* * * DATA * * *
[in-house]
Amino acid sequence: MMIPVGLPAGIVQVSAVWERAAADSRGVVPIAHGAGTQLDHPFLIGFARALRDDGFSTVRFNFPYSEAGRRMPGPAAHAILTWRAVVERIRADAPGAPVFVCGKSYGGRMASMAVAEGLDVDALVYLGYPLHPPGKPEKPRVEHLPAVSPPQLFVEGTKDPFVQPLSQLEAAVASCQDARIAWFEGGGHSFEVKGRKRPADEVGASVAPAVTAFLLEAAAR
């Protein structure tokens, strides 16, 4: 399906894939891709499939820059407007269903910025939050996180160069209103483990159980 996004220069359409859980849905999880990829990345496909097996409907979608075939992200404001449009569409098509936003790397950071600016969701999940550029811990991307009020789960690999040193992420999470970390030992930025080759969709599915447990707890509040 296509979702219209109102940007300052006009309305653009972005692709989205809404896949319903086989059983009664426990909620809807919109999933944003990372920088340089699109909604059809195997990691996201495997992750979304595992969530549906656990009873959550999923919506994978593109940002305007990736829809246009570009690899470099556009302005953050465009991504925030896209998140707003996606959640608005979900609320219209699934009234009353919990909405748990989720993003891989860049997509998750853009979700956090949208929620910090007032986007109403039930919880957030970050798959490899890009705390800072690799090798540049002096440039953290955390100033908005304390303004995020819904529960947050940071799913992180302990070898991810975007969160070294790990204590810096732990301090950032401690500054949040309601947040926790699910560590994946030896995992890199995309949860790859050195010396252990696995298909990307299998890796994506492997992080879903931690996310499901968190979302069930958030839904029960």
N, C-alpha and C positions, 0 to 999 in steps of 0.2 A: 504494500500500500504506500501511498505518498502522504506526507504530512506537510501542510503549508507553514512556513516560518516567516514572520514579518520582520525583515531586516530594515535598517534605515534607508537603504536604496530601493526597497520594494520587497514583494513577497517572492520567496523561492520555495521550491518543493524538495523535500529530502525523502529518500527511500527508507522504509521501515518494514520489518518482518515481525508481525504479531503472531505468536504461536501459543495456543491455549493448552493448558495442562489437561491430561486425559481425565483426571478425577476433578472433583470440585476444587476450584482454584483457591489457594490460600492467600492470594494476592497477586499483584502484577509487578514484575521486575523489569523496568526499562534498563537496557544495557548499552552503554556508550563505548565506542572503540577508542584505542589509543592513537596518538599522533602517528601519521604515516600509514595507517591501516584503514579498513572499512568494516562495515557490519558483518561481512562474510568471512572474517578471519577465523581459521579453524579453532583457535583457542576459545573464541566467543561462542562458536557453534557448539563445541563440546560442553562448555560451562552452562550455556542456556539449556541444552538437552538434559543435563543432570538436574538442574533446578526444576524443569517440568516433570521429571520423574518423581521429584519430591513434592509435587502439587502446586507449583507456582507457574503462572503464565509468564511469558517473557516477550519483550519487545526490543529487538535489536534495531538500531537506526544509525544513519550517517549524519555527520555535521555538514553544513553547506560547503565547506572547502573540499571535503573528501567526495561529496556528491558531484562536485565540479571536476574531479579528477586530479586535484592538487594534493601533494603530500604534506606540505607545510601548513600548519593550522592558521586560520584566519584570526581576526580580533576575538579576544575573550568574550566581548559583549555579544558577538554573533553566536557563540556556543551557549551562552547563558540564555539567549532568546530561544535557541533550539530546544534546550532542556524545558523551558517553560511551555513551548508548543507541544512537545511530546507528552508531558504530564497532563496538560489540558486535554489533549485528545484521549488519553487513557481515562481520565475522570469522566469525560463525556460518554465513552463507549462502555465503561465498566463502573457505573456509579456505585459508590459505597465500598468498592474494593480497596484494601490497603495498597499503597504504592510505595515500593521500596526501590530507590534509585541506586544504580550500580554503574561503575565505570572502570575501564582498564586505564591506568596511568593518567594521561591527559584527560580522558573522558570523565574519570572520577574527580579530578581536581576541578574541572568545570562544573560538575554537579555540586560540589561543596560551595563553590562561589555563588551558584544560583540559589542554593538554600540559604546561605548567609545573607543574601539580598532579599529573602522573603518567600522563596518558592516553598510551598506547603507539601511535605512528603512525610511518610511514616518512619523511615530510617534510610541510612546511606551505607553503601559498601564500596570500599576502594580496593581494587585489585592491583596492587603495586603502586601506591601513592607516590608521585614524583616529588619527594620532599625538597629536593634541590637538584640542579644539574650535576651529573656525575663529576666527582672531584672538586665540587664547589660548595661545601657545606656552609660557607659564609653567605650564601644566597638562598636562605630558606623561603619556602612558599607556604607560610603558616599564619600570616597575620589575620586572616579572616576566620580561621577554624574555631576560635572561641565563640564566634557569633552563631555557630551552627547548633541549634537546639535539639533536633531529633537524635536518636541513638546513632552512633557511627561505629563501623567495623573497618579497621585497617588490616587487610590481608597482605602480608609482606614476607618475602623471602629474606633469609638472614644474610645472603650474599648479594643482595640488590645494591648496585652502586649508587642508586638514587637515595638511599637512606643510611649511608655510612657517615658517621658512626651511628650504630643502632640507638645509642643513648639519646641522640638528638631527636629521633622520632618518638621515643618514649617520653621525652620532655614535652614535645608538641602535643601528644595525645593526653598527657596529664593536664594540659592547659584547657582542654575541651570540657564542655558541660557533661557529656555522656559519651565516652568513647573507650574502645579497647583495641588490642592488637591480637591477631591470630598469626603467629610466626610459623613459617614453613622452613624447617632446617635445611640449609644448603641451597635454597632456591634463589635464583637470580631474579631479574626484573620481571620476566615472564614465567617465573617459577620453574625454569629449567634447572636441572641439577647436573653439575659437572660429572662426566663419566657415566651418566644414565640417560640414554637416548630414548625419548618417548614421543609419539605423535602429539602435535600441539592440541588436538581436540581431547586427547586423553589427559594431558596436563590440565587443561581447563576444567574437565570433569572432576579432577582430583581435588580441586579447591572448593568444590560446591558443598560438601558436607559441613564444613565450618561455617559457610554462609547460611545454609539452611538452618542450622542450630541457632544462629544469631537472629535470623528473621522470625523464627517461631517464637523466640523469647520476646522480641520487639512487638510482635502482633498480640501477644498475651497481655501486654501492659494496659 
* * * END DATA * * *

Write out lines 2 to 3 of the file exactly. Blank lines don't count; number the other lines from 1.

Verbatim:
Amino acid sequence: MMIPVGLPAGIVQVSAVWERAAADSRGVVPIAHGAGTQLDHPFLIGFARALRDDGFSTVRFNFPYSEAGRRMPGPAAHAILTWRAVVERIRADAPGAPVFVCGKSYGGRMASMAVAEGLDVDALVYLGYPLHPPGKPEKPRVEHLPAVSPPQLFVEGTKDPFVQPLSQLEAAVASCQDARIAWFEGGGHSFEVKGRKRPADEVGASVAPAVTAFLLEAAAR
């Protein structure tokens, strides 16, 4: 399906894939891709499939820059407007269903910025939050996180160069209103483990159980 996004220069359409859980849905999880990829990345496909097996409907979608075939992200404001449009569409098509936003790397950071600016969701999940550029811990991307009020789960690999040193992420999470970390030992930025080759969709599915447990707890509040 296509979702219209109102940007300052006009309305653009972005692709989205809404896949319903086989059983009664426990909620809807919109999933944003990372920088340089699109909604059809195997990691996201495997992750979304595992969530549906656990009873959550999923919506994978593109940002305007990736829809246009570009690899470099556009302005953050465009991504925030896209998140707003996606959640608005979900609320219209699934009234009353919990909405748990989720993003891989860049997509998750853009979700956090949208929620910090007032986007109403039930919880957030970050798959490899890009705390800072690799090798540049002096440039953290955390100033908005304390303004995020819904529960947050940071799913992180302990070898991810975007969160070294790990204590810096732990301090950032401690500054949040309601947040926790699910560590994946030896995992890199995309949860790859050195010396252990696995298909990307299998890796994506492997992080879903931690996310499901968190979302069930958030839904029960």